Histogram or Image Preview for Exposure?

Ron Niebrugge Alaska, Ask Ron, How to, Photos, Travel 17 Comments

Dark conditions like this scene from Seward earlier this winter is one time I can be "fooled" by the back of the camera preview.

Dark conditions like this scene from Seward earlier this winter is one time I can be "fooled" by the back of the camera preview.

Samantha Orchard provided me this Ask Ron question:

Do you check the in-camera histogram and/or the overexposure warning
option (blinking pixels) after you take a photograph? Or do you just look
at the image on the screen to determine if you need to use exposure
compensation, take exposure-bracketed shots, or otherwise re-adjust your
camera settings when you try the shot again?

Great question.  I set my camera to blink when there are flashing highlights – a camera setting available on many cameras.  Looking for “blinkies” is one of the first things I will do when evaluating an exposure as this represents lost data.  If I need to, I can usually recover detail in an underexposed area, but never in an overexposed “blinker”.

But, I try to always look at the histogram making sure the “mountain” of data isn’t getting cut off by being too far to the right (overexposed), or too far to the left (underexposed).

If I don’t look at the historgram and just judge exposure by how the image on the LCD looks, I find that I will often underexpose the photo when I’m working in dark conditions, presumably because the screen appears so bright compared to my dark surroundings.  Likewise, if it is really bright out I have trouble seeing the image on the back of the camera unless it is overexposed – so I find I tend to overexpose.  With the histogram I get a more objective measure of exposure – one that isn’t influenced by the viewing conditions.

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Comments 17

  1. I agree. First thing I look at is the histogram and then the actual shot to see if I like the composition. As for yours, beautiful!

  2. I like the blinkies–they give me an idea of what to focus on in the field. However, it should also be noted that the in-camera display is a sharpened, contrasted jpeg that has been created from the RAW file (in other words, they aren’t the same). Setting the brightness level of my 30D to -2 and exposing to the right has really helped me in getting the most out of my exposures.

  3. One thing I learned in a workshop was to use the RGB histogram rather than just the brightness histogram. A sunset photo can be full of oranges and reds and while the overall image histogram might not be blown out, the red Channel might which would eliminate some detail. In short- expose to the right until one of the RGB channels gets close to the right side.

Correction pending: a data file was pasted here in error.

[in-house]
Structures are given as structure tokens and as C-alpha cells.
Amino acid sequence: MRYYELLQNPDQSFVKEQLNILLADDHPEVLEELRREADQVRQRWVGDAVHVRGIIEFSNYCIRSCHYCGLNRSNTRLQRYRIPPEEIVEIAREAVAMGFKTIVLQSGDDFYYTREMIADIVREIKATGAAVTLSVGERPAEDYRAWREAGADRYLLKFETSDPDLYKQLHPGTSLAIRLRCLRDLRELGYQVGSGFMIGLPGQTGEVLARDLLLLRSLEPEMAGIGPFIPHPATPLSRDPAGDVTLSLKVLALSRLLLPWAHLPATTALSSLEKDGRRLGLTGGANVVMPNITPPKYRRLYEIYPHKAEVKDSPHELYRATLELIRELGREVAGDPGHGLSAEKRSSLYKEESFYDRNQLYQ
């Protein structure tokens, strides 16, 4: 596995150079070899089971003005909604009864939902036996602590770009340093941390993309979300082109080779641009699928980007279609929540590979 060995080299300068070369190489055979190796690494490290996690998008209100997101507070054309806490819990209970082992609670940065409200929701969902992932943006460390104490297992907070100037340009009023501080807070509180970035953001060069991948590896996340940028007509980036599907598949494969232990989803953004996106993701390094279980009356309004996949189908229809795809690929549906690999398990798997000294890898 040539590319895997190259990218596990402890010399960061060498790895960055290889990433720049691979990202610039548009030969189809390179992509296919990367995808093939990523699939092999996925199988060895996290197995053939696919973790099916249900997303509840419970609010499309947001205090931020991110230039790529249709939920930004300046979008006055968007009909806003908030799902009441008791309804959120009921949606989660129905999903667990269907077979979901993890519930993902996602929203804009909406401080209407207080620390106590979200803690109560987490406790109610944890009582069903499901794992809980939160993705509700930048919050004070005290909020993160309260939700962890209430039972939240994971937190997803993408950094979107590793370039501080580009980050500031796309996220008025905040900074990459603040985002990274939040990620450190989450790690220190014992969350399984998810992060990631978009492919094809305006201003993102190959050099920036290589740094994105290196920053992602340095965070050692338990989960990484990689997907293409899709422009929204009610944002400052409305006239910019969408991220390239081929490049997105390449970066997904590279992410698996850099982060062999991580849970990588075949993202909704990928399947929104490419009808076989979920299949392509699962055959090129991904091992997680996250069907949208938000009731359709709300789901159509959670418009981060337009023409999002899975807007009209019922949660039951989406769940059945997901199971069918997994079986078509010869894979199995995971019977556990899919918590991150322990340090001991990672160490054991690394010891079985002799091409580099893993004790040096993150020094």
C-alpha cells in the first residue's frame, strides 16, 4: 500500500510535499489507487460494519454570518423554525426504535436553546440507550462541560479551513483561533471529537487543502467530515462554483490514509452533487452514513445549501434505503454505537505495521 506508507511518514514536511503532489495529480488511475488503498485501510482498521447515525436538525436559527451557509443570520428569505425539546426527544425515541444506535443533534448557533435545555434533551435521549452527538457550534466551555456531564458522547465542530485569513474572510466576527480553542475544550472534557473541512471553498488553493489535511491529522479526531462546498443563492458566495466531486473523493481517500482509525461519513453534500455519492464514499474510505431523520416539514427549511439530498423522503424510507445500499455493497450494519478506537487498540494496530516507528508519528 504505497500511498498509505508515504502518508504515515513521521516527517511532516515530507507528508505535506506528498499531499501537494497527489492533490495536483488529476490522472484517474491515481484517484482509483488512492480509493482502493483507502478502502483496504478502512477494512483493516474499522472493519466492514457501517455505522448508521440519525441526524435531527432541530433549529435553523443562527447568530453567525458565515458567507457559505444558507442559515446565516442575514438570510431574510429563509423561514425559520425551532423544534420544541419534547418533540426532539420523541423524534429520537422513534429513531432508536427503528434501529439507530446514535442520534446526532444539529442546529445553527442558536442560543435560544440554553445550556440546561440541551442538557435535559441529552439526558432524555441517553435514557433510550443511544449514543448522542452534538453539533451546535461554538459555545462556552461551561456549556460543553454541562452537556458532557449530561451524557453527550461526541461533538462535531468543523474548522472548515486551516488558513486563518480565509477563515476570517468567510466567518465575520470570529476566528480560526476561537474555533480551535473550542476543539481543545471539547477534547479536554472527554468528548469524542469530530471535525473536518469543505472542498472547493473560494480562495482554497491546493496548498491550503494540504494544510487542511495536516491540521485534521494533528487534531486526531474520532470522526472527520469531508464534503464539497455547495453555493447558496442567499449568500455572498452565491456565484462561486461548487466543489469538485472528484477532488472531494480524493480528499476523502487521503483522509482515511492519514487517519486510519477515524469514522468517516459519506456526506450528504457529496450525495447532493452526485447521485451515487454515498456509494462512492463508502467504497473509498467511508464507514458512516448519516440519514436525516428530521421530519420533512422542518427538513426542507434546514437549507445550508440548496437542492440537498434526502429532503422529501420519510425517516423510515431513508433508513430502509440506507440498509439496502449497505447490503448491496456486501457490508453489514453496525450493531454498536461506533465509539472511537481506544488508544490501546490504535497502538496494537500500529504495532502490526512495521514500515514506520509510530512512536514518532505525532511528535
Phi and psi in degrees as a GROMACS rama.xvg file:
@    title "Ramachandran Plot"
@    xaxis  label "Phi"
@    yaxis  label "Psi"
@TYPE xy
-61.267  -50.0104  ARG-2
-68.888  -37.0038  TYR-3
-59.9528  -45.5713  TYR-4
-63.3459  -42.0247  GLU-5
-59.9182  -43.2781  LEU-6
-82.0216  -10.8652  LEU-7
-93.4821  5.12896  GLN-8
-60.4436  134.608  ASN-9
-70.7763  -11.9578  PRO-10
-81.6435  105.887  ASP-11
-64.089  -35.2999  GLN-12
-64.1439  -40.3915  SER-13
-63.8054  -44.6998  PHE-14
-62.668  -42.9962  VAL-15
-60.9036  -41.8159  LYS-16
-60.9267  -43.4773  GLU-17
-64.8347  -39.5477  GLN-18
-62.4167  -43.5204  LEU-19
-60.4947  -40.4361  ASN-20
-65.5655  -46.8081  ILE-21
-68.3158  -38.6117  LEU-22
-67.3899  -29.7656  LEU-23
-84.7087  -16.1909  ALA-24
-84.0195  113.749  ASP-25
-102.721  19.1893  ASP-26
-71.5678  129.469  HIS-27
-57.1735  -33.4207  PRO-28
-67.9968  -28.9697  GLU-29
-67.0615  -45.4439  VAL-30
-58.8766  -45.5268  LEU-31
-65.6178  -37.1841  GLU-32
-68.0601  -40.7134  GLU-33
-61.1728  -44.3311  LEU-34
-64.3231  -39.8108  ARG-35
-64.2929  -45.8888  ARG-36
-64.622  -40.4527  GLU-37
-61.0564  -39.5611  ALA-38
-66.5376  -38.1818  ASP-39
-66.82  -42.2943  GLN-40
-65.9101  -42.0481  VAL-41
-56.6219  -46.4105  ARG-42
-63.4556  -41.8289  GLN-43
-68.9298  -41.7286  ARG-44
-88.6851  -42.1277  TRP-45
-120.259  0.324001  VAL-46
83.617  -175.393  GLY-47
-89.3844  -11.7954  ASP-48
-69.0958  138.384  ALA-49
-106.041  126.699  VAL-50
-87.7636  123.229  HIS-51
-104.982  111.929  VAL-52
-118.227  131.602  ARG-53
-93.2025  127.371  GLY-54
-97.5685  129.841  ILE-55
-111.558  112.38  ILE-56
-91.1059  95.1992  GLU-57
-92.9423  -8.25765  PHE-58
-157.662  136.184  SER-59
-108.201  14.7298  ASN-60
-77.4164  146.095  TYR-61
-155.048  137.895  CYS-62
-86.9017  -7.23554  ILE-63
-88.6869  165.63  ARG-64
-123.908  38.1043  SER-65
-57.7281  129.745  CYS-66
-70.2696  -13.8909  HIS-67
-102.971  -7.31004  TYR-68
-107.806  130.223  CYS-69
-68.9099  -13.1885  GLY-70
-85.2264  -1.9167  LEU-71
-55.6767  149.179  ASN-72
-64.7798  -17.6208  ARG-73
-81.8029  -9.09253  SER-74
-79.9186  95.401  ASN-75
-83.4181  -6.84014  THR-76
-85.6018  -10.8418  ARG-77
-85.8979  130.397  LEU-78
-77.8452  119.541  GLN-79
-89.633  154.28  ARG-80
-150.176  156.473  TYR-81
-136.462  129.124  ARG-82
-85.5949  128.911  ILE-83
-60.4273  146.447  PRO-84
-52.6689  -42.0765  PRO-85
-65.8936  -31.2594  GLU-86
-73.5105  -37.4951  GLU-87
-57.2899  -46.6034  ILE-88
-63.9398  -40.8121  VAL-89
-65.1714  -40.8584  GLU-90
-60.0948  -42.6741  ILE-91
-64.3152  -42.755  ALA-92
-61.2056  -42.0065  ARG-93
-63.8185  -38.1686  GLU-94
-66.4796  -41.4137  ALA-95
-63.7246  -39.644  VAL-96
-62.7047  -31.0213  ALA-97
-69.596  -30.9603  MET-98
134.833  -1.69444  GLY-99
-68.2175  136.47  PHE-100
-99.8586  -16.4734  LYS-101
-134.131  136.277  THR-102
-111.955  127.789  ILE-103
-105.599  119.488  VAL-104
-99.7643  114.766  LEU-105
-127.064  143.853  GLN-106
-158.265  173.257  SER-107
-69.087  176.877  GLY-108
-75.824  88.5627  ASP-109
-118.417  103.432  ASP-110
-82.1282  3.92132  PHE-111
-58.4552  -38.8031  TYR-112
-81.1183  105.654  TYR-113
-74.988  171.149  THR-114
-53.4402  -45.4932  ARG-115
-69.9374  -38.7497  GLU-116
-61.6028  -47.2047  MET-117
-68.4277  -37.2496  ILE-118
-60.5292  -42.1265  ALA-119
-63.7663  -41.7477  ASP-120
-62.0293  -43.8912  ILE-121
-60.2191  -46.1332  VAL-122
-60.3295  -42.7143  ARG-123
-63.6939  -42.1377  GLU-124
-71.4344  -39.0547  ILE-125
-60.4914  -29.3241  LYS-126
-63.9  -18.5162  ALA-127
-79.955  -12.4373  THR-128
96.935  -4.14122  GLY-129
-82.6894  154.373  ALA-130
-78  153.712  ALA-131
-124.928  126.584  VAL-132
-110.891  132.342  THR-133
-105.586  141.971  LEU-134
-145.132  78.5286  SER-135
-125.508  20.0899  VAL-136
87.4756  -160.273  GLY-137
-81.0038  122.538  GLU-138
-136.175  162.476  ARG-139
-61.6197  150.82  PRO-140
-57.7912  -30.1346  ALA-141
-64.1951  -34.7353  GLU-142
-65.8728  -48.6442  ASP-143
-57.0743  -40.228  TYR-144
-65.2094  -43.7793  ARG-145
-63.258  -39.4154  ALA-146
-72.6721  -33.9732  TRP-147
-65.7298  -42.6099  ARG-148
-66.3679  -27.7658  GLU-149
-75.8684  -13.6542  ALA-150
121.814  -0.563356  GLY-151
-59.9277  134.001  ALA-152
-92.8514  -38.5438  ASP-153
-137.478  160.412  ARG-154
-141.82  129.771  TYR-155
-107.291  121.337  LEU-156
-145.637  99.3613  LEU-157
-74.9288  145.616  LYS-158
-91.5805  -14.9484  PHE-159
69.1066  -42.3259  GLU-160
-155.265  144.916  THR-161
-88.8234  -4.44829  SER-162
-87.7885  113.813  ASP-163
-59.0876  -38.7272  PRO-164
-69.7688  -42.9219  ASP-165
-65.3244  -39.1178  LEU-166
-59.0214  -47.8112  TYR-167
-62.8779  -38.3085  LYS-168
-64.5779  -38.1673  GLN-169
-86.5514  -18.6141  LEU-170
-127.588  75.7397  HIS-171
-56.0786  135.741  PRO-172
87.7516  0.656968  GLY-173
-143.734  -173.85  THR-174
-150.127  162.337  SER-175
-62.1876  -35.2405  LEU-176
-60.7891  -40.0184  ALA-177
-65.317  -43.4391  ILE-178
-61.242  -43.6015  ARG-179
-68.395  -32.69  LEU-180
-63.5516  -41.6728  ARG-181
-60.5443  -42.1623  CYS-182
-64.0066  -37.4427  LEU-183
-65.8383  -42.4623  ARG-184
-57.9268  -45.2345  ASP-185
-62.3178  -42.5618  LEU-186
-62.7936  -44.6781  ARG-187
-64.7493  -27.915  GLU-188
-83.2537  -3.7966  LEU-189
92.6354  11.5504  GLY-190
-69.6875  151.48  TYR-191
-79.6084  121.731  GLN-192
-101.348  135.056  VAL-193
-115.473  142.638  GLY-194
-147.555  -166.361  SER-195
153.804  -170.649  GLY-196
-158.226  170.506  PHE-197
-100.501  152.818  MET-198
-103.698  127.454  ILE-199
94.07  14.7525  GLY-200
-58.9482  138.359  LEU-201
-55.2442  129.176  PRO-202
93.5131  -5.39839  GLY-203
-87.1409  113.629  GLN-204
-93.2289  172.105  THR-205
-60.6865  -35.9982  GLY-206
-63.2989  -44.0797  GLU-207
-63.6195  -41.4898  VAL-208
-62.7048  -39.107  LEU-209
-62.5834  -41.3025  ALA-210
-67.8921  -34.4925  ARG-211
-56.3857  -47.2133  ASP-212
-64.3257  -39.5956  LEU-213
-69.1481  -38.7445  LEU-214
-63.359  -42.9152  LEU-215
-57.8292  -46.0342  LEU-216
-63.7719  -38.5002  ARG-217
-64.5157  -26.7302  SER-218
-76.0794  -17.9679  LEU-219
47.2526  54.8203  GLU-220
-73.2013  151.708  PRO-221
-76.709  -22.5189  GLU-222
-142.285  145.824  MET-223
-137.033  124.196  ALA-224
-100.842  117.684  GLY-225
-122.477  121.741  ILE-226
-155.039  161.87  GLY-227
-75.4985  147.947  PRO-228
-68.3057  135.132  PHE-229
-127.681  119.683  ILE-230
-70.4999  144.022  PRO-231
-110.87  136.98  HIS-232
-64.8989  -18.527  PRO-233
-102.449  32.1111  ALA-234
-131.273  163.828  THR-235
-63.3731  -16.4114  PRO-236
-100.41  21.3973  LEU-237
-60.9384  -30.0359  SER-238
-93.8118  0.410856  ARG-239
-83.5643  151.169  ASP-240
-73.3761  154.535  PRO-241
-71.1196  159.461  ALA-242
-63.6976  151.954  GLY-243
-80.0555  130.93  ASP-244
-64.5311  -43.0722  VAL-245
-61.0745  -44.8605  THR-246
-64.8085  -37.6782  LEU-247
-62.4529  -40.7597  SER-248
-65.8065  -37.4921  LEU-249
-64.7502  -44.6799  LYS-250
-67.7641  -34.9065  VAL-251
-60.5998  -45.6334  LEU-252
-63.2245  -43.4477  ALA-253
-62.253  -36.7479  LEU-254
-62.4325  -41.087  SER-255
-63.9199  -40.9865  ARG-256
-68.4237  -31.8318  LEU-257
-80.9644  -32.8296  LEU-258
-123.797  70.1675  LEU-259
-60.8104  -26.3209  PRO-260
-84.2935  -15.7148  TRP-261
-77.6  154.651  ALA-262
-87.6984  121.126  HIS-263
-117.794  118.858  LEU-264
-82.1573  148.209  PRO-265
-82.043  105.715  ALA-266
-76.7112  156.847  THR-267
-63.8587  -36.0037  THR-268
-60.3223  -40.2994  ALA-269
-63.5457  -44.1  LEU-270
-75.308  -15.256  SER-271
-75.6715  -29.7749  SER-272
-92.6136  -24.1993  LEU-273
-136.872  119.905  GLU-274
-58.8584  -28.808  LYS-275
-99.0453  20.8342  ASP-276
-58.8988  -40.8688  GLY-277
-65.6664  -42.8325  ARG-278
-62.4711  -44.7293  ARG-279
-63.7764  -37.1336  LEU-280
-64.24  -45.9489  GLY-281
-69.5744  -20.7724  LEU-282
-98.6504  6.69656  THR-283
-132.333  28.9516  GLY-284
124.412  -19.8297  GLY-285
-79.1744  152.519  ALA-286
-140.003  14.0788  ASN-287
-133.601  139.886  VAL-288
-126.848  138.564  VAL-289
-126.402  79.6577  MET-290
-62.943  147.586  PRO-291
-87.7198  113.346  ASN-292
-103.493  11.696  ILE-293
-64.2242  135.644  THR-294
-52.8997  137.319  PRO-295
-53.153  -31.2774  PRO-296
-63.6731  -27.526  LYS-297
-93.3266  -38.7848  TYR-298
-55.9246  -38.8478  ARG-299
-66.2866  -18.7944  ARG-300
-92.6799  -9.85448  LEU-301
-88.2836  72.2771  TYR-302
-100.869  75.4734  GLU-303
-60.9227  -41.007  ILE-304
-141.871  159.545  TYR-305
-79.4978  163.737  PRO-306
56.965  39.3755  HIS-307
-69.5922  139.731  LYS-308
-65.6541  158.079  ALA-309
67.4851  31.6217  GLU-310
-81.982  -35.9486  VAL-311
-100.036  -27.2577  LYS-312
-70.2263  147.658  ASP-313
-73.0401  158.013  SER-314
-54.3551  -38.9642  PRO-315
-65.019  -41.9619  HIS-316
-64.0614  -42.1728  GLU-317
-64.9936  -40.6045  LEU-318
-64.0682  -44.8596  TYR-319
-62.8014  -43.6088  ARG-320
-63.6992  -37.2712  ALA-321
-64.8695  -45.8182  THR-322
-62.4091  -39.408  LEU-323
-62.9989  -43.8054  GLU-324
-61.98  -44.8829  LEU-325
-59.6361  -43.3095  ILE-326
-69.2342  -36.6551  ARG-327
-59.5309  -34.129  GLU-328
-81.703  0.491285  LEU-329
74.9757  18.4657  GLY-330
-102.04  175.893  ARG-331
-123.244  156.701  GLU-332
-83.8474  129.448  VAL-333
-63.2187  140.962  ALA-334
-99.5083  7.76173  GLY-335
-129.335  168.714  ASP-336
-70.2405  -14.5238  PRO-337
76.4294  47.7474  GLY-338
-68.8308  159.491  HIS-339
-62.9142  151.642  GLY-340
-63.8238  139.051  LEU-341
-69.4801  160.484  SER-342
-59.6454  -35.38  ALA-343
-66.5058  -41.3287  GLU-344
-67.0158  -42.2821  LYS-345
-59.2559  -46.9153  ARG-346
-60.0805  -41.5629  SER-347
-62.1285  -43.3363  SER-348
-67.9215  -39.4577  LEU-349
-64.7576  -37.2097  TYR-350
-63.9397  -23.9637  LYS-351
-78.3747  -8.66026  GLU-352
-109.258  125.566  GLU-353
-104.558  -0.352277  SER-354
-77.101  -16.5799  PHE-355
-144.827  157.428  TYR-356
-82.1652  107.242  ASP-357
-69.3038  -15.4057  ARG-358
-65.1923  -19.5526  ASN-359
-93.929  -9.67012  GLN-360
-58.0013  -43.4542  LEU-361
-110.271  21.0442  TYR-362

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    Thanks a lot guys!

    Exposing to the right, and looking at the RGB channels were two things I considered mentioning as they are great tips.

    Exposing to the right – keeping the “mountain” of data as far to the right without over-exposing is a great way to minimize noise. The initial image doesn’t always look as good when exposed to the right, but better after adjusted. Thanks Greg

    Great point Steve – I find your advice especially true for the red channel far more then any other for some reason.

  5. Thank you for answering my question Ron. I’m going to be much more diligent about checking the blinkies and histogram from now on–I recently took some photos with unrecoverable data in an essential part of the photo so I’ve learned the hard way. And now I know how to avoid it in the future!

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  7. I’m probably over-analyzing this, but did you use a grad filter on this? The FG seems dark, but there’s a nice glow above the mountains and on the peaks.

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    Author

    Hi Scott,

    It is a good question – we actually blended two images to achieve the same effect of a grad filter. I typically would have used a grad filter in this situation, but didn’t want to mess with them over a fast moving cold stream.

  9. Really do not have much to say, expect admire all the beauty in it… With or without a hard post production or on location, this is now another thing when art comes along! Congratulations!

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  11. Wonderful image Ron!

    Another valuable tool that I have used on a past group photo tour (and yet haven’t purchased myself) is a hoodman LCD screen viewing loope. At first I thought this thing was a bit pretentious hanging around ones neck while out photographing, it took just a few minutes of usinng a borrowed hoodman on a bright day to sell me on the value. Seeing the LCD thru the hoodman really allowed me to leverage the preview to see details like never before. Maybe I need to put it on my birthday wish list for my wife to get me next month… 😉

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    Thanks Greg,

    I will have to check one of those out. On a bright sunny day with snow on the ground, I can hardly even see my LCD screen. I have resorted to pulling my jacket over my head and camera like a large format shooter! Thanks again.

    Ron

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